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CEOs target zero carbon emission by 2050

The CEO RoundTable of Tanzania (CEOrt) has expressed commitment of combating climate change by reaching zero carbon emissions in all production activities by 2050.

The CEOs commitment goes well with the country goal that is figuring to cut down emission to 20 per cent by 2030.

Tanzania states its goal, in its Intended Nationally Determined Contribution (INDC), to embark on a climate resilient development pathway that will reduce GHG emissions by 10 per cent to 20 per cent by 2030, relative to the projected 2030 business-asusual emissions of 138-153 MtCO2e.

CEOrt Executive Director Ms Santina Majengo-Benson said after CEOs presented their 2022-2025 strategy that focused on walk-the-talk on planning for sustainable ways of cutting down carbon emission.

“In the current climate change effects which are challenging the way we perform productive activities,” Ms Santina said: “CEOrt has boldly committed its members, leaders and the entire society at large to play an active role in reversing the damage caused to the environment.” This, according to her, is anticipated to pave the way for meaningful and policy discussions to enhance business and investment climate in the country.

Also, CEOrt has initiatives for zero carbon emissions by the year 2050, a move which must be motivated by consumers who must change their behaviour by demanding and choosing goods which are produced using environmentally friendly means and tools.

According to the World Resources Institute Climate Analysis Indicators Tool (WRI CAIT), Tanzania’s Greenhouse Gas (GHG) emissions in 2014 were primarily from the land-use change and forestry (LUCF) sector (72.7 per cent), followed by agriculture (17.3 per cent), energy (7.8 per cent), waste (1.6 per cent), and industrial processes (0.5 per cent).

Within the LUCF sector, the report showed that 77 per cent of emissions in the country were from forest land. The executive director also said that CEOrt is facilitating policy dialogue and forming strategic partnerships between private and public sectors for catalysing economic development while safeguarding the environment.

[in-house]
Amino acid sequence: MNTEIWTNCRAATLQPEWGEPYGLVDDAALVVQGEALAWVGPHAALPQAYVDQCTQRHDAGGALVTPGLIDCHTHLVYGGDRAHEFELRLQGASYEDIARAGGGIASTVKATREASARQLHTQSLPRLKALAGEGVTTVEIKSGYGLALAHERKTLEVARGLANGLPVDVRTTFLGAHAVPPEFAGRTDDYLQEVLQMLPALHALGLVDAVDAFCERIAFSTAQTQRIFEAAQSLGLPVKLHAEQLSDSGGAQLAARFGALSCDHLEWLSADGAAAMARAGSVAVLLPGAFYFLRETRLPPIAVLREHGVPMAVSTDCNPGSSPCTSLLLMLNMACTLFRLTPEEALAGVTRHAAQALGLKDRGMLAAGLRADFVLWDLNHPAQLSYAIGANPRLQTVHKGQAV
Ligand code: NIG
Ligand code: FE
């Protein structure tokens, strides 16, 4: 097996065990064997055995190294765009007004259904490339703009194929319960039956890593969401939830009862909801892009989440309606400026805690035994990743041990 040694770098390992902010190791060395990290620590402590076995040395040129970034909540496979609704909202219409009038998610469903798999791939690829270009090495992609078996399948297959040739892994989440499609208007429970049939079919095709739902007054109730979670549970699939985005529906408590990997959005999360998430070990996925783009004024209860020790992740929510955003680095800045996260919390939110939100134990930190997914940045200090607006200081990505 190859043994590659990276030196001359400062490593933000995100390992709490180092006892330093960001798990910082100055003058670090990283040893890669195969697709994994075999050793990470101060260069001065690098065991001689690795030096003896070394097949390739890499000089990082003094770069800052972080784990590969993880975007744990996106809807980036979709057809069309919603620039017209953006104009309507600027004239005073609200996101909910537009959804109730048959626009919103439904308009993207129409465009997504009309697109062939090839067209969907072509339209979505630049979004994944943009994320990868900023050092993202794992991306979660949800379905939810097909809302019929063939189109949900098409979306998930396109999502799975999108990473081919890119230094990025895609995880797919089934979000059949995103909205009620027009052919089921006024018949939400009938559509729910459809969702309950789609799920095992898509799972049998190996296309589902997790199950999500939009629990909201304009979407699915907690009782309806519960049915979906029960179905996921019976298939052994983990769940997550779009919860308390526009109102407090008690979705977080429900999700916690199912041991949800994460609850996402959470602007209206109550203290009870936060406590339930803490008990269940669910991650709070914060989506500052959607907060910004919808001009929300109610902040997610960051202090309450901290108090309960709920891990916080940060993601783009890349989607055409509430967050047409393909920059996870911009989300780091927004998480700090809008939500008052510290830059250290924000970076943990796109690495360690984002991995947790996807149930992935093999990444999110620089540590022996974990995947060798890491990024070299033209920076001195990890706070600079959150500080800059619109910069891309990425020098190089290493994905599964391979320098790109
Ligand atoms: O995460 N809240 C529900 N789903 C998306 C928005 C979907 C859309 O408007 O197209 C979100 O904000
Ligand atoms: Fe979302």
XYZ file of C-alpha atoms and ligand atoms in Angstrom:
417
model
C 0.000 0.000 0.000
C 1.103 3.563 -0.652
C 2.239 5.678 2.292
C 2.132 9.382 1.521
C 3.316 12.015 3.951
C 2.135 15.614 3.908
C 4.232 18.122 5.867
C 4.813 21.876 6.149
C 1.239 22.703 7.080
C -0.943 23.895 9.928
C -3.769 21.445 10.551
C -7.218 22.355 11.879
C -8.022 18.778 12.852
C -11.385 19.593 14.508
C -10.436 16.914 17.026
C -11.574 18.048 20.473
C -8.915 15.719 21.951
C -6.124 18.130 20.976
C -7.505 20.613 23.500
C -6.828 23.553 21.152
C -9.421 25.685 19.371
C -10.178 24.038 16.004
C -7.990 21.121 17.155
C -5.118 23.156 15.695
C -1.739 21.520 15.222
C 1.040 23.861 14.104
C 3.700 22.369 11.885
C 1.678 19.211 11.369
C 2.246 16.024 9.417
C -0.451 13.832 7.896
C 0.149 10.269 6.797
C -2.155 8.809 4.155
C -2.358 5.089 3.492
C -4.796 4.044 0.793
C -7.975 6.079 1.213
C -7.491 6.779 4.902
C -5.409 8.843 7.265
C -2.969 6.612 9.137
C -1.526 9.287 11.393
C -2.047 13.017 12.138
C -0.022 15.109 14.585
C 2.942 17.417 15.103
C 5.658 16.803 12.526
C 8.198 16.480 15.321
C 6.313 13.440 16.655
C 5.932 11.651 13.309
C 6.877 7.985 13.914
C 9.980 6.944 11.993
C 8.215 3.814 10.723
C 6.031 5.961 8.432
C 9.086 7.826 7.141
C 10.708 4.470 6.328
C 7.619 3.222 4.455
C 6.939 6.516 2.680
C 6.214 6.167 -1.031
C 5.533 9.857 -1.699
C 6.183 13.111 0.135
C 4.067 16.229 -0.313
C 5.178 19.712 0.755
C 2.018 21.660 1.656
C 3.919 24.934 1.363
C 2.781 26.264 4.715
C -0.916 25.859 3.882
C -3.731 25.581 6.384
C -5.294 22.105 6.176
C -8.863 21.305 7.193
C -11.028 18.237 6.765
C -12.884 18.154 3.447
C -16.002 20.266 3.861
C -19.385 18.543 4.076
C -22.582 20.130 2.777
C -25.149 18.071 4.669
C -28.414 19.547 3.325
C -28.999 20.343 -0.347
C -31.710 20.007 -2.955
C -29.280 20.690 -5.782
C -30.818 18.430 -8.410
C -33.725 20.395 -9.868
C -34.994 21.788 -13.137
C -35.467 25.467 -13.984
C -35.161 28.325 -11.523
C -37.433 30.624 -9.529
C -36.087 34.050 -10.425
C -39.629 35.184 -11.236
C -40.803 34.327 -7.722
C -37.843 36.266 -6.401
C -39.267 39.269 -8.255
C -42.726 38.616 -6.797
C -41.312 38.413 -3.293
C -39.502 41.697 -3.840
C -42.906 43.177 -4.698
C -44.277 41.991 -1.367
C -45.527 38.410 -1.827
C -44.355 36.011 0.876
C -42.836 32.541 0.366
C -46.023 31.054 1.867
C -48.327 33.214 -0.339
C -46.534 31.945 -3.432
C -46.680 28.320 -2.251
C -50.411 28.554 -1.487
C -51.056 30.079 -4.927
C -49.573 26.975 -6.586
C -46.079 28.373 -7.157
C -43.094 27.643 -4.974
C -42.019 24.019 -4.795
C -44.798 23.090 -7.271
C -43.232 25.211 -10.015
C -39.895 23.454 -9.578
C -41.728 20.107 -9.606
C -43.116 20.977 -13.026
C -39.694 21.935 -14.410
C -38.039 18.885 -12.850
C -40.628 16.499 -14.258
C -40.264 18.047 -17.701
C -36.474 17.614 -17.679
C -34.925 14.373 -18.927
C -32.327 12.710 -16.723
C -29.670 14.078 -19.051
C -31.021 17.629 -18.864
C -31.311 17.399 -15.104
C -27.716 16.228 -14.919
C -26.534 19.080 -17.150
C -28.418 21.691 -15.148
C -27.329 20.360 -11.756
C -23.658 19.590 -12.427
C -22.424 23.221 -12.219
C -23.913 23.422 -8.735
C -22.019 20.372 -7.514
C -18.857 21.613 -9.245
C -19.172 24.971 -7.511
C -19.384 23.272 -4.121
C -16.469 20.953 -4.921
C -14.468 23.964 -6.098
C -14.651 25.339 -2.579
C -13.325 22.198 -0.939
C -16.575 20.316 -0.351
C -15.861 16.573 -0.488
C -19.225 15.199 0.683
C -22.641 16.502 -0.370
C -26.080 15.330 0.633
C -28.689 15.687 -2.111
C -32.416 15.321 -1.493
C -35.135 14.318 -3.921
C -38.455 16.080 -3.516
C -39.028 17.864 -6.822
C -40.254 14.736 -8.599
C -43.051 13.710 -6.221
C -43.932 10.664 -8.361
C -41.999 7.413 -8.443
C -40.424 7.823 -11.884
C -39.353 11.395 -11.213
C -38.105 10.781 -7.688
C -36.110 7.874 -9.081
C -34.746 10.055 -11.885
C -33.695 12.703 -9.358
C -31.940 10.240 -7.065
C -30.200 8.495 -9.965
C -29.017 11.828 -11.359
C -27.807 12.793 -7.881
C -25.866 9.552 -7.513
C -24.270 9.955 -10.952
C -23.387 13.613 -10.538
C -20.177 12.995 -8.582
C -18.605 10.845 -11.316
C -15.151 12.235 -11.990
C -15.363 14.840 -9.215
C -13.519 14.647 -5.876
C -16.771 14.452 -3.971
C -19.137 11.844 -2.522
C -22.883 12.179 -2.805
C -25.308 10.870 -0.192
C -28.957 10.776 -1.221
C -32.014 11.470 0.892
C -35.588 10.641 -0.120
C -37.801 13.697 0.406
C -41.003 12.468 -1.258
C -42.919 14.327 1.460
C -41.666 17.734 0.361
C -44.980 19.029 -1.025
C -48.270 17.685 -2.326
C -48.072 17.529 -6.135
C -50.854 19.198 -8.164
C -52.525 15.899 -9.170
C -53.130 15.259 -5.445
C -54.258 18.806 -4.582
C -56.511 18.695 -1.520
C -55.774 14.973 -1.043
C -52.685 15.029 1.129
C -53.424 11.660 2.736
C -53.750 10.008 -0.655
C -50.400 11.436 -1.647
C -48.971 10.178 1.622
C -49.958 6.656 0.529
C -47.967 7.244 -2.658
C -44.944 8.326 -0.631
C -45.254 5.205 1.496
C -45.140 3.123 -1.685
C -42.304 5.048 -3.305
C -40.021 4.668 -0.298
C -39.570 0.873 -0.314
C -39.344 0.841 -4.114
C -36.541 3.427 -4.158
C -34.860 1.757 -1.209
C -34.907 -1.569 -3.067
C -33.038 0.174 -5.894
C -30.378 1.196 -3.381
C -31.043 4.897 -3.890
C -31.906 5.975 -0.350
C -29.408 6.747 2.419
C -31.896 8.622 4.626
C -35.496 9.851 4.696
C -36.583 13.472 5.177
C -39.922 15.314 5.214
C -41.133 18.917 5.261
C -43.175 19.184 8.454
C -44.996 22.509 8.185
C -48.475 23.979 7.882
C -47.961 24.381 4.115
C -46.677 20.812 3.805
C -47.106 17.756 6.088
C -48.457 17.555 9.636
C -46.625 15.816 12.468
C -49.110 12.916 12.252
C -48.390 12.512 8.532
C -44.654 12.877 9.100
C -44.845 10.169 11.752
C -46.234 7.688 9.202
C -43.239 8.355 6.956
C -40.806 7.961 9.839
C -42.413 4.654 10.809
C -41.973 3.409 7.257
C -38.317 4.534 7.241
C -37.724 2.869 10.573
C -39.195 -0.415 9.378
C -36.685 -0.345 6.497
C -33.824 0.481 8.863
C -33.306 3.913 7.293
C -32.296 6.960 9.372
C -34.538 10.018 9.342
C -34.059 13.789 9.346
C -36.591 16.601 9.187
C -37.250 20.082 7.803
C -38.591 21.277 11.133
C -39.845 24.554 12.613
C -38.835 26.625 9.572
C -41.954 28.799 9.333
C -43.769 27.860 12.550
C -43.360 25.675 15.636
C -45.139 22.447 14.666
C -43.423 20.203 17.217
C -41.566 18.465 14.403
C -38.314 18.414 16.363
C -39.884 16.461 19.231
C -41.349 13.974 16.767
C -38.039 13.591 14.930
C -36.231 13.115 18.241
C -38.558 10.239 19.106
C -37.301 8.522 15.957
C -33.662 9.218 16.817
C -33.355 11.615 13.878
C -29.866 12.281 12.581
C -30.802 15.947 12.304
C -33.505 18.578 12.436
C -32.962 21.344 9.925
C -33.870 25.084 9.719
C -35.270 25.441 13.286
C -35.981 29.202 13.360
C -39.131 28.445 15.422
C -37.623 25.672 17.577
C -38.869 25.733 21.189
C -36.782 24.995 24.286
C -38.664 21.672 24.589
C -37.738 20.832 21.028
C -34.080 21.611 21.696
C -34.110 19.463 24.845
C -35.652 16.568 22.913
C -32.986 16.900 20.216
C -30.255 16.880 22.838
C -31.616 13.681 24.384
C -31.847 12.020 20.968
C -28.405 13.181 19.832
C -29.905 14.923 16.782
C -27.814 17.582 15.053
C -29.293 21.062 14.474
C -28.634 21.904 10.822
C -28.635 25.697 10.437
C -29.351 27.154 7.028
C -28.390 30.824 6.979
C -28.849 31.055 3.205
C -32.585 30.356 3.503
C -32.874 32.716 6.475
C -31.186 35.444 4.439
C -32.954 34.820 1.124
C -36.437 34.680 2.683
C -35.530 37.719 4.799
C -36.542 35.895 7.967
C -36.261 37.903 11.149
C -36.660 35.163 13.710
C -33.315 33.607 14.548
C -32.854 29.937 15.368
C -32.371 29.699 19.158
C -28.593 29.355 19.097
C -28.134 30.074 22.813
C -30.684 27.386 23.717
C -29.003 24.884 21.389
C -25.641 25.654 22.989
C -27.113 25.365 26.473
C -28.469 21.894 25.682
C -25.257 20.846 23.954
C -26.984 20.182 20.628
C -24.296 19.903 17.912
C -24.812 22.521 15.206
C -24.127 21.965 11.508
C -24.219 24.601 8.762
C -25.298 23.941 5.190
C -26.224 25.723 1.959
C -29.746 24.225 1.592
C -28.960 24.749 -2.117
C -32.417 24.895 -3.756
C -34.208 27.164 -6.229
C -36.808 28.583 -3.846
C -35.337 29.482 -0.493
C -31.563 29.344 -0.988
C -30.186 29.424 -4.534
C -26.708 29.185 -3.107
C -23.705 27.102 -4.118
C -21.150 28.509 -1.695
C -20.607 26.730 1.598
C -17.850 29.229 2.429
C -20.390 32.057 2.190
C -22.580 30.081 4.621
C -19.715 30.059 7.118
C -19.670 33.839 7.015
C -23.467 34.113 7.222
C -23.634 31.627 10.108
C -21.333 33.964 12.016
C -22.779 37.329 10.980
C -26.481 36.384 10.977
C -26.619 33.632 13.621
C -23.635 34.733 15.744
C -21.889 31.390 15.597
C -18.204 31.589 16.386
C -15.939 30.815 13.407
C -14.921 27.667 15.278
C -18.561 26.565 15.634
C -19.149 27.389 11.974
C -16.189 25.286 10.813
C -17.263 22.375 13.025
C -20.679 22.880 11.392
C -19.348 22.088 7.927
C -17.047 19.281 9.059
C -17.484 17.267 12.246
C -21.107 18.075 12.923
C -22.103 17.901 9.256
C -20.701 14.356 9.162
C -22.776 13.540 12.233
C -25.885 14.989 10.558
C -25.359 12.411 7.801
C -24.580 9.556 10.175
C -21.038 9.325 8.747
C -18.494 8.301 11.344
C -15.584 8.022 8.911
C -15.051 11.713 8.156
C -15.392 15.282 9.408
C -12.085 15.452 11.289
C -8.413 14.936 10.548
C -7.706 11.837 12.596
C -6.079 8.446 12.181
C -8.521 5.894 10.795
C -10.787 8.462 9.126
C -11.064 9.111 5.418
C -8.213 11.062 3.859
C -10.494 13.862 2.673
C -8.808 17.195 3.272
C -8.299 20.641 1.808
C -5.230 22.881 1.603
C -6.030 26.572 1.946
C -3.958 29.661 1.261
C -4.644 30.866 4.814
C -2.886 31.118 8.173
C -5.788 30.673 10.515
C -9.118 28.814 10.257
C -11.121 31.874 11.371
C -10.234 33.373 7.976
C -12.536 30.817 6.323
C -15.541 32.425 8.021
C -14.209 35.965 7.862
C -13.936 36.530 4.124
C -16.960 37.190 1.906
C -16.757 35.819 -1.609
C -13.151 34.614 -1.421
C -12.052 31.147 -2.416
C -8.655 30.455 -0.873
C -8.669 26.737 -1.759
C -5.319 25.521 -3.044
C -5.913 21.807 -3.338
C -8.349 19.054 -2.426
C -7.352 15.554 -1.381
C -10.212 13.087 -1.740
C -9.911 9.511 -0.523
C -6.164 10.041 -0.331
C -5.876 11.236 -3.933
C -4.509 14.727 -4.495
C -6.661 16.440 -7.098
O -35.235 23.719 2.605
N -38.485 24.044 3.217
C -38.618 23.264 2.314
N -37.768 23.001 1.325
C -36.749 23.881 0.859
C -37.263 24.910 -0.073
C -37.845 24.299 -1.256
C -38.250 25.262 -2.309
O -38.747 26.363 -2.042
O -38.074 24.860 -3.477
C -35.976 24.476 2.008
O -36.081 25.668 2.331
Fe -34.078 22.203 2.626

“President Samia Suluhu Hassan has already drawn attention to the challenges climate change is causing nationally and on global scale. “This is a reason for CEOrt to come with solid commitment as this crisis is affecting Tanzania’s largest economic sectors of agriculture and tourism. It affects food security, livelihoods and income of the people,” she said.

CEOrt will monitor and evaluate its members’ production activities to identify and address gaps fuelling climatic changes where it will conjoin the private and public sectors on the best approach of averting them.

Consumers, also, were not left aside in this war, were they have to demand and spend their monies on goods which are produced by low carbon emissions factories and technology.

“CEOrt also looks for best ways of having consumers avoid ordering and buying goods which are not produced using environmental friendly environment. This will speed up our efforts of reaching zero carbon emissions in the year 2050,” Santina said.

According to WRI CAIT, Tanzania’s GHG emissions increased 3.0 per cent between 1990 and 2014, averaging 0.3 per cent annually, while GDP grew 234 per cent, averaging 5.2 per cent annually.

Although GDP grew faster than GHG emissions, in 2014, Tanzania’s emissions relative to GDP were almost eleven times the world average, indicating significant potential for improvement.

Source: The Daily News